Secretary of State Hillary Clinton suggested Sunday she may have been less than diplomatic when she told an audience in Tunisia to "not pay attention" to the rhetoric coming from the Republican presidential primary race. But she doesn't take back the gist of her comments.

Speaking Saturday in the first country to undergo the transformation of the "Arab Spring," the nation's top diplomat was answering a question from an audience member who asked how Arabs can trust candidates on both sides who "run toward the Zionist lobbies to get their support in the states. And afterward, once they are elected, they come to show their support for countries like Tunisia and Egypt."

Without addressing the audience member's question about supporting the Arab "enemy," Clinton, who was vanquished by Obama in the 2008 Democratic primary, said that Tunisians will learn as their democracy grows that "a lot of things are said in political campaigns that should not bear a lot of attention."

"There are comments made that certainly don't reflect the United States, don't reflect our foreign policy, don't reflect who we are as a people. I mean, if you go to the United States, you see mosques everywhere, you see Muslim-Americans everywhere. That's the fact. So I would not pay attention to the rhetoric," Clinton said. 

She then added that the audience should "watch what President Obama says and does."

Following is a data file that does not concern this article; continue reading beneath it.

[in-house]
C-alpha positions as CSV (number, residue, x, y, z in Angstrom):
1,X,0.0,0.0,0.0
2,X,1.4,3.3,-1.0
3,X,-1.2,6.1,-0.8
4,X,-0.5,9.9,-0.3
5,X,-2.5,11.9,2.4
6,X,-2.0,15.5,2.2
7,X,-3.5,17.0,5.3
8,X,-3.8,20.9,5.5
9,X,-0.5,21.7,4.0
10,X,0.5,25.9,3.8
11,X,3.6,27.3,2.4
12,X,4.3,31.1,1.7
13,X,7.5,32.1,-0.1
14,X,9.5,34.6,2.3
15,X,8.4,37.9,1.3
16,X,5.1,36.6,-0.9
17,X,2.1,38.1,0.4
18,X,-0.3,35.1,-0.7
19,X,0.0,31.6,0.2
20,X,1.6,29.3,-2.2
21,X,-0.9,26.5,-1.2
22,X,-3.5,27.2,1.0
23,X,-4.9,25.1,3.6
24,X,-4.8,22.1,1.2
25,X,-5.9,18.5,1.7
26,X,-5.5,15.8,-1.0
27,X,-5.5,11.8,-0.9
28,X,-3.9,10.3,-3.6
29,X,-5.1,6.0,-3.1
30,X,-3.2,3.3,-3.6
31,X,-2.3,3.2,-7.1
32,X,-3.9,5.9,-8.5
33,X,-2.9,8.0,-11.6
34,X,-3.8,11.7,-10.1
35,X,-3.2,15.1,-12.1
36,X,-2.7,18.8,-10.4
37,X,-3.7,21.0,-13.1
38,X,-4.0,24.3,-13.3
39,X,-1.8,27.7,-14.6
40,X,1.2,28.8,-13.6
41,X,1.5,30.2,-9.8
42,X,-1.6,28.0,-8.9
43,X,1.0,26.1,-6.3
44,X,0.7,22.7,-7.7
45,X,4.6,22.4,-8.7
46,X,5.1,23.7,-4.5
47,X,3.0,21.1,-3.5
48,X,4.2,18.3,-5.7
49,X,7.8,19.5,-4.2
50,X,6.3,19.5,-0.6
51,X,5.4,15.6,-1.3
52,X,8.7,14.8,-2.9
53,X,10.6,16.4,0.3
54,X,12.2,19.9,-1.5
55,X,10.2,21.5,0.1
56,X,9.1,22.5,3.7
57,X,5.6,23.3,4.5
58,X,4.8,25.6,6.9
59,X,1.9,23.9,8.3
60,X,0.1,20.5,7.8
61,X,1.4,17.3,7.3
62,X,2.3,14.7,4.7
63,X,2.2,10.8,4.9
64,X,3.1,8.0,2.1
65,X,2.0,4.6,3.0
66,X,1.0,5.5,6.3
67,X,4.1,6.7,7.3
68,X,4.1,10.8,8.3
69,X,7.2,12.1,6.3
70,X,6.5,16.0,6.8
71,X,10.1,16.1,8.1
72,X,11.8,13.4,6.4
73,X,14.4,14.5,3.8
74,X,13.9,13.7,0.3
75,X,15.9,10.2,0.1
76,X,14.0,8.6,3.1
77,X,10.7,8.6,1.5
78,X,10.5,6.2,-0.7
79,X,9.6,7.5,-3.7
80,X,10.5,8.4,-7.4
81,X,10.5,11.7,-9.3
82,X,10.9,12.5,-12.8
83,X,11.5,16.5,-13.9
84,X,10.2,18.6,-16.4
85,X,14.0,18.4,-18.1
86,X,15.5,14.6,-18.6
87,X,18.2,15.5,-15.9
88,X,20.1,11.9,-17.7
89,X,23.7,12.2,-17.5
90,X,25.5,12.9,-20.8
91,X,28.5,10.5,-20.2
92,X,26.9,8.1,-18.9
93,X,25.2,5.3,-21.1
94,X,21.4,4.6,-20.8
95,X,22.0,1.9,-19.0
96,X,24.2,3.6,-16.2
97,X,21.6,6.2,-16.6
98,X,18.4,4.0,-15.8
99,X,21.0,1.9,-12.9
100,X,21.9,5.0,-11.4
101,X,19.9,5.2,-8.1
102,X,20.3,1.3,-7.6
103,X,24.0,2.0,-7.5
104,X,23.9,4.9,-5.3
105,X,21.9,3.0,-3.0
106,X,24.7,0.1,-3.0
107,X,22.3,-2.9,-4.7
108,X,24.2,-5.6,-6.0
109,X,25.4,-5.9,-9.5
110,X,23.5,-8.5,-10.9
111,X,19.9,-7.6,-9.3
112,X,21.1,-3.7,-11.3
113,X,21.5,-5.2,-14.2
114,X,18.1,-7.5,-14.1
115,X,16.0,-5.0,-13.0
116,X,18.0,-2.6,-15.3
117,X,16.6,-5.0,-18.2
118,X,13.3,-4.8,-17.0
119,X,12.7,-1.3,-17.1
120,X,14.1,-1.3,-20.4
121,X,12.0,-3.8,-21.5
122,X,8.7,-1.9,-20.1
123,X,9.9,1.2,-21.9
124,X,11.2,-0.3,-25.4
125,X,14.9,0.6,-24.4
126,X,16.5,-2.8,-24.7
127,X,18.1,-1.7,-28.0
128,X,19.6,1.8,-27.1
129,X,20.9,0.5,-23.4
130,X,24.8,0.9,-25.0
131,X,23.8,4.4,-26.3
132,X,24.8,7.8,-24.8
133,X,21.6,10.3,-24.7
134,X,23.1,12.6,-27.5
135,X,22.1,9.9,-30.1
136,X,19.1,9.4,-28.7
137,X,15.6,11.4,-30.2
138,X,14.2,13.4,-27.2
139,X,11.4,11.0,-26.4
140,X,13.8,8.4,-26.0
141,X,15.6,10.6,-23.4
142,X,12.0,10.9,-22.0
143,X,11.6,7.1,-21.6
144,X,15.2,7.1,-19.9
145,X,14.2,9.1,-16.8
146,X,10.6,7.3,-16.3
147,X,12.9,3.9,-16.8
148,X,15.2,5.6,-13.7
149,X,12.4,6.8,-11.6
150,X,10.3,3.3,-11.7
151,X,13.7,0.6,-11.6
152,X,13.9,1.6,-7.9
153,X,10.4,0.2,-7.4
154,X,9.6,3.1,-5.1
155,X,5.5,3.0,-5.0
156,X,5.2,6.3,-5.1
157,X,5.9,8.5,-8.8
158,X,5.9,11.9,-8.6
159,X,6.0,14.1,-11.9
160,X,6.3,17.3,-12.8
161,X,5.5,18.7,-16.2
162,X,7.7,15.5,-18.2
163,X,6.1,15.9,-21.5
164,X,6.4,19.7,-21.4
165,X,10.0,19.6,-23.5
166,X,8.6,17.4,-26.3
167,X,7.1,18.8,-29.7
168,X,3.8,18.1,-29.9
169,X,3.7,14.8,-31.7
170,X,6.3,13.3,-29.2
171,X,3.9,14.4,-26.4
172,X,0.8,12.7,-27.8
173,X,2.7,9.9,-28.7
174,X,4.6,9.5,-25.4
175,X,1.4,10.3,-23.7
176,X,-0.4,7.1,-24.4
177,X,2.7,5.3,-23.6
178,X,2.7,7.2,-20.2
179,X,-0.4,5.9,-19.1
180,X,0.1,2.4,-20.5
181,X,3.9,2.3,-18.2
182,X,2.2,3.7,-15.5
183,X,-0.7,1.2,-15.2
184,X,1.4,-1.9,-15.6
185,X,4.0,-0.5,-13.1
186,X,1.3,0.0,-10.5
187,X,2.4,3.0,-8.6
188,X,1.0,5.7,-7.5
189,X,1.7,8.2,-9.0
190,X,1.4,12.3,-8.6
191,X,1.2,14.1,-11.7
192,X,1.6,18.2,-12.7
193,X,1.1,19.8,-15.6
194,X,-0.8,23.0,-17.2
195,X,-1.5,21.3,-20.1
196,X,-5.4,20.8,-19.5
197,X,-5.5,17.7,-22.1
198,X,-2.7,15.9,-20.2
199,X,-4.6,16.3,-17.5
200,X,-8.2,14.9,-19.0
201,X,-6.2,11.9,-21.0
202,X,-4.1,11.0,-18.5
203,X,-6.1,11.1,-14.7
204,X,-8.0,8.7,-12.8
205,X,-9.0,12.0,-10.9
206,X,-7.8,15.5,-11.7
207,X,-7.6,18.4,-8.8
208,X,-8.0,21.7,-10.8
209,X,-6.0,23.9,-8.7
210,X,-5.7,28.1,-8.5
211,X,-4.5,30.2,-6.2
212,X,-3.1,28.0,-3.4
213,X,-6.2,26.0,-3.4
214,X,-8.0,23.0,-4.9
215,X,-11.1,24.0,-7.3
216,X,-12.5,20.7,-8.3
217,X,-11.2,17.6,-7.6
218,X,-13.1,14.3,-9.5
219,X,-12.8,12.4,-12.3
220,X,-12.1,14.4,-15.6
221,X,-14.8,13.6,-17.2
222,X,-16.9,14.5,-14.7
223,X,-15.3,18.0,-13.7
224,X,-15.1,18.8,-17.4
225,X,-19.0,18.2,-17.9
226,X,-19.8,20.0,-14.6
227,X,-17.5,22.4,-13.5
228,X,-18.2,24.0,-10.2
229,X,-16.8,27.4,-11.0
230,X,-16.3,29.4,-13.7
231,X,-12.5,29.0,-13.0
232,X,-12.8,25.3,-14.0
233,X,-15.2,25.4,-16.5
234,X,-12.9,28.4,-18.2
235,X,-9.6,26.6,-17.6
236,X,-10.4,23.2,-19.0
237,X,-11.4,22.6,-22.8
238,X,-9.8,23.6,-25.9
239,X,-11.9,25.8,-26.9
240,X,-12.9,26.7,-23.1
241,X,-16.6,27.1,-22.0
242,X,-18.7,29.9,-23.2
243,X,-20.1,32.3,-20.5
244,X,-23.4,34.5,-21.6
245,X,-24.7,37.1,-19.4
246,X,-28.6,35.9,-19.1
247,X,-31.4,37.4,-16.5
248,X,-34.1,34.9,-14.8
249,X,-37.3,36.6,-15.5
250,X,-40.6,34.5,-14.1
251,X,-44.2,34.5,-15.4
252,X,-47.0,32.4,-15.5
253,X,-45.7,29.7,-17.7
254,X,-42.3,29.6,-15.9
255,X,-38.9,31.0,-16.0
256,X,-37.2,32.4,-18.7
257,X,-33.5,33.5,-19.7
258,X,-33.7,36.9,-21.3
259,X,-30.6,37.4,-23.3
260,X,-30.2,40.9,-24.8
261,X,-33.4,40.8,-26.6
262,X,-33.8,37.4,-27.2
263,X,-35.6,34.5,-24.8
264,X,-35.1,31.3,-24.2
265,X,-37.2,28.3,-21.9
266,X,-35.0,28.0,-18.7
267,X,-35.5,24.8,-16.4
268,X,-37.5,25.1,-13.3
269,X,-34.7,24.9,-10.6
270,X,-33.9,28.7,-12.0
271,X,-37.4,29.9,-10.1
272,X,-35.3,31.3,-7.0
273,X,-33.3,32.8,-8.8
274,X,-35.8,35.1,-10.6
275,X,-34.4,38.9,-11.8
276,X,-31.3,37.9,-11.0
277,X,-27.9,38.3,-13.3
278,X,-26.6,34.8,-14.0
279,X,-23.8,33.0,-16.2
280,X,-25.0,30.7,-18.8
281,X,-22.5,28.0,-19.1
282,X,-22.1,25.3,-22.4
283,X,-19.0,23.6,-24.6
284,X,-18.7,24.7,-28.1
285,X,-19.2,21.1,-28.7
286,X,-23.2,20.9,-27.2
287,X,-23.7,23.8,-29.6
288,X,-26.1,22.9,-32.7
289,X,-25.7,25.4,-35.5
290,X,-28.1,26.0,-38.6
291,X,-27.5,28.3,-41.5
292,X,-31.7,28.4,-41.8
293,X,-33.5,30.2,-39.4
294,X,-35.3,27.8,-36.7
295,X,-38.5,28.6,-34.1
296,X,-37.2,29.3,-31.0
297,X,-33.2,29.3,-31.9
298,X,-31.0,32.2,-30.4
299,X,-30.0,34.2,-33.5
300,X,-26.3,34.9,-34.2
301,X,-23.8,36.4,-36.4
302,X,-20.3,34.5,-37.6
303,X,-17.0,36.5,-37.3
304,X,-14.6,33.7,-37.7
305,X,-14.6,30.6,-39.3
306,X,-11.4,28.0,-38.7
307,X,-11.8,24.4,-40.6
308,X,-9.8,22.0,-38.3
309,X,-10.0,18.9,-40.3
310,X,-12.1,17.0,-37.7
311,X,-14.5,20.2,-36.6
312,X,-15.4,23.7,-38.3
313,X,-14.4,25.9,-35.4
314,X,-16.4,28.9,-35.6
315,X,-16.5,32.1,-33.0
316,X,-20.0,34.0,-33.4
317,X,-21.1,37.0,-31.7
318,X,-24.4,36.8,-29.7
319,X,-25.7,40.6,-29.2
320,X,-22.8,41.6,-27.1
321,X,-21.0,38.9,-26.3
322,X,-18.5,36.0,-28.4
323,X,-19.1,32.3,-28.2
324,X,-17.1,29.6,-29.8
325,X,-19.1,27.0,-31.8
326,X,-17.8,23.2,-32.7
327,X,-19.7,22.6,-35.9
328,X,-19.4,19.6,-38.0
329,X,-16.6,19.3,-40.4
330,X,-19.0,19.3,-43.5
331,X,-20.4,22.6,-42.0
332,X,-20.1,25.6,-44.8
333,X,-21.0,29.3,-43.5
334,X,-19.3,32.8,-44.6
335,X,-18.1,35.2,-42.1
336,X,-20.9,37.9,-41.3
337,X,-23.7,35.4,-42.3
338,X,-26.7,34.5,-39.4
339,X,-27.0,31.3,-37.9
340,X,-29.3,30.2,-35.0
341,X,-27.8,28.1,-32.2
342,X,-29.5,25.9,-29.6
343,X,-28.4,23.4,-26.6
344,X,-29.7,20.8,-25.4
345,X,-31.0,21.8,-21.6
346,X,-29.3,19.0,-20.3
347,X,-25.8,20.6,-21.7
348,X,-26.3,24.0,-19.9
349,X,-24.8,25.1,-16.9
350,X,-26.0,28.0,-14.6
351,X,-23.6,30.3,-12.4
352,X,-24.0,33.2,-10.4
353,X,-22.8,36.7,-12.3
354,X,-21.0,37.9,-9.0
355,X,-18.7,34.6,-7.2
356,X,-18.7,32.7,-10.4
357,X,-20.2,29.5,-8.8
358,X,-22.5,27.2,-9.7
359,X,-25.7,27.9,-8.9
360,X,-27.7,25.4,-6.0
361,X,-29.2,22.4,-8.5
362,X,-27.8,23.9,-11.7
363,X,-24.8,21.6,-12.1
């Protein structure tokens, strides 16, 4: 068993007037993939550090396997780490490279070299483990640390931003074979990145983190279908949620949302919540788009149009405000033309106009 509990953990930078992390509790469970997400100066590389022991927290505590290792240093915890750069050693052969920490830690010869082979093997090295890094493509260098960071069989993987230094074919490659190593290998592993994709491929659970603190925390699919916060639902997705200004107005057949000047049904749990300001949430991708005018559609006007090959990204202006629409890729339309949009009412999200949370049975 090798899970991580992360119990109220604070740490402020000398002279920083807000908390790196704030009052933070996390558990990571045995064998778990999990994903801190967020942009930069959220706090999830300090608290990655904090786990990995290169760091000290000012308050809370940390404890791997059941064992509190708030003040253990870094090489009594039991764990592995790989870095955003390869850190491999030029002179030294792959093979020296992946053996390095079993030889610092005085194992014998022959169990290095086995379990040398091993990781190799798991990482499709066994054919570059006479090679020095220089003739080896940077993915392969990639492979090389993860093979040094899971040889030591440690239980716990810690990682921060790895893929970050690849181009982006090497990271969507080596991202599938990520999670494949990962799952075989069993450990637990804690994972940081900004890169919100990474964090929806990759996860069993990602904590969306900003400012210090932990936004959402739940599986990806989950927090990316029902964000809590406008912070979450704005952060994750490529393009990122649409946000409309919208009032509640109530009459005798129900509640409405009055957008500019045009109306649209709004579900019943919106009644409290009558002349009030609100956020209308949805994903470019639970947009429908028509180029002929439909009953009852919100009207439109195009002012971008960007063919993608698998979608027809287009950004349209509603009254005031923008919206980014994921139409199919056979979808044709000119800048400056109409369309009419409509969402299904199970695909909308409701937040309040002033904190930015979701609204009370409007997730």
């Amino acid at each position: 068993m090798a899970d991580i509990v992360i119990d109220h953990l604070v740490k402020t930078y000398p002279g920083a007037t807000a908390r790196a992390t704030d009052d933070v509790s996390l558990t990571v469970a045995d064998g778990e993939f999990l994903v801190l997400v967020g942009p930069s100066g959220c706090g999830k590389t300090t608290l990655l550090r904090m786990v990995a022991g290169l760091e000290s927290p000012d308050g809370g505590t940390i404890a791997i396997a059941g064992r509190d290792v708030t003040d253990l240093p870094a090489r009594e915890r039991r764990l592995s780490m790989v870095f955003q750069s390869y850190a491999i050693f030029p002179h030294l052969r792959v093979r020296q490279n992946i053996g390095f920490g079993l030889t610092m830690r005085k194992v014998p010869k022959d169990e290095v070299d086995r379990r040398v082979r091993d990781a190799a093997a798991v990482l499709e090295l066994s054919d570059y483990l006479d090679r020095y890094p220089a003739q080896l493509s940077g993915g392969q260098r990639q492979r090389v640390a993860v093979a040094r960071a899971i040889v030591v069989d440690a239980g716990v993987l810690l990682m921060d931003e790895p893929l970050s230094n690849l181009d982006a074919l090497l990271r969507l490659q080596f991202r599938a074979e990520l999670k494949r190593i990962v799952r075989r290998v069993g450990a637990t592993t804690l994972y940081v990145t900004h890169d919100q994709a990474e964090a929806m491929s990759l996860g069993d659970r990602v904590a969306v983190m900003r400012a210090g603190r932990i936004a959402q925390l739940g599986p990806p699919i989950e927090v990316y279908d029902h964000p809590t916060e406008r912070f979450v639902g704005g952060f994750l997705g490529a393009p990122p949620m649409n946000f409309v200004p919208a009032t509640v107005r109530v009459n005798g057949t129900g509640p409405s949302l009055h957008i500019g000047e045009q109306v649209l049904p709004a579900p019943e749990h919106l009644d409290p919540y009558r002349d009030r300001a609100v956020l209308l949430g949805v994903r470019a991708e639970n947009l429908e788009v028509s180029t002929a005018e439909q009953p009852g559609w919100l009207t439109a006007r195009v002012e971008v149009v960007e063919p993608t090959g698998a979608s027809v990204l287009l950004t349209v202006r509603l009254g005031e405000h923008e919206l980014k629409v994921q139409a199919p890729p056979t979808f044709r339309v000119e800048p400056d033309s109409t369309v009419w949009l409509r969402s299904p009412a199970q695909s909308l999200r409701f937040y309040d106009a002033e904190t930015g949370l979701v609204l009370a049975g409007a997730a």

"He's our president. He represents all of the United States, and he will be reelected president, so I think that that will be a very clear signal to the entire world as to what our values are and what our president believes," she said, adding that she is sometimes "a little surprised that people around the world pay more attention to what is said in our political campaigns than most Americans."

"So I think you have to shut out some of the rhetoric and just focus on what we're doing and what we stand for, and particularly what our president represents," Clinton said.

Clinton, whose post is supposed to be non-political, acknowledged Sunday that her comments may have been overly exuberant.

"Probably my enthusiasm for the president got a little out of hand," Clinton told CNN when asked about the remarks, claiming that her remarks stem only from wanting what's best for the country. 

Clinton said sometimes her political juices get flowing and she needs to rein them in.

"I tried to dampen them down, get them taken out in a blood transfusion, but they occasionally rear their ugly heads," she said, adding that the comments on the campaign trail don't represent America.

"I know what happens in campaigns. I've been there, done that, and I know that things are said that are not going to be put into practice or policy," she said. "I did think I needed to point that out to the audience."

Clinton's partisan remarks, made after the president this week was criticized for apologizing to Afghanistan's president over the unintentional mishandling of Korans by U.S. military personnel, are the third this week from the administration declaring that Obama will win reelection. 

In an interview that aired Thursday, Obama stated in a Univision interview that he will have "five more years" in office.  White House spokesman Josh Earnest followed that on Friday during the daily press briefing, saying the president "will win."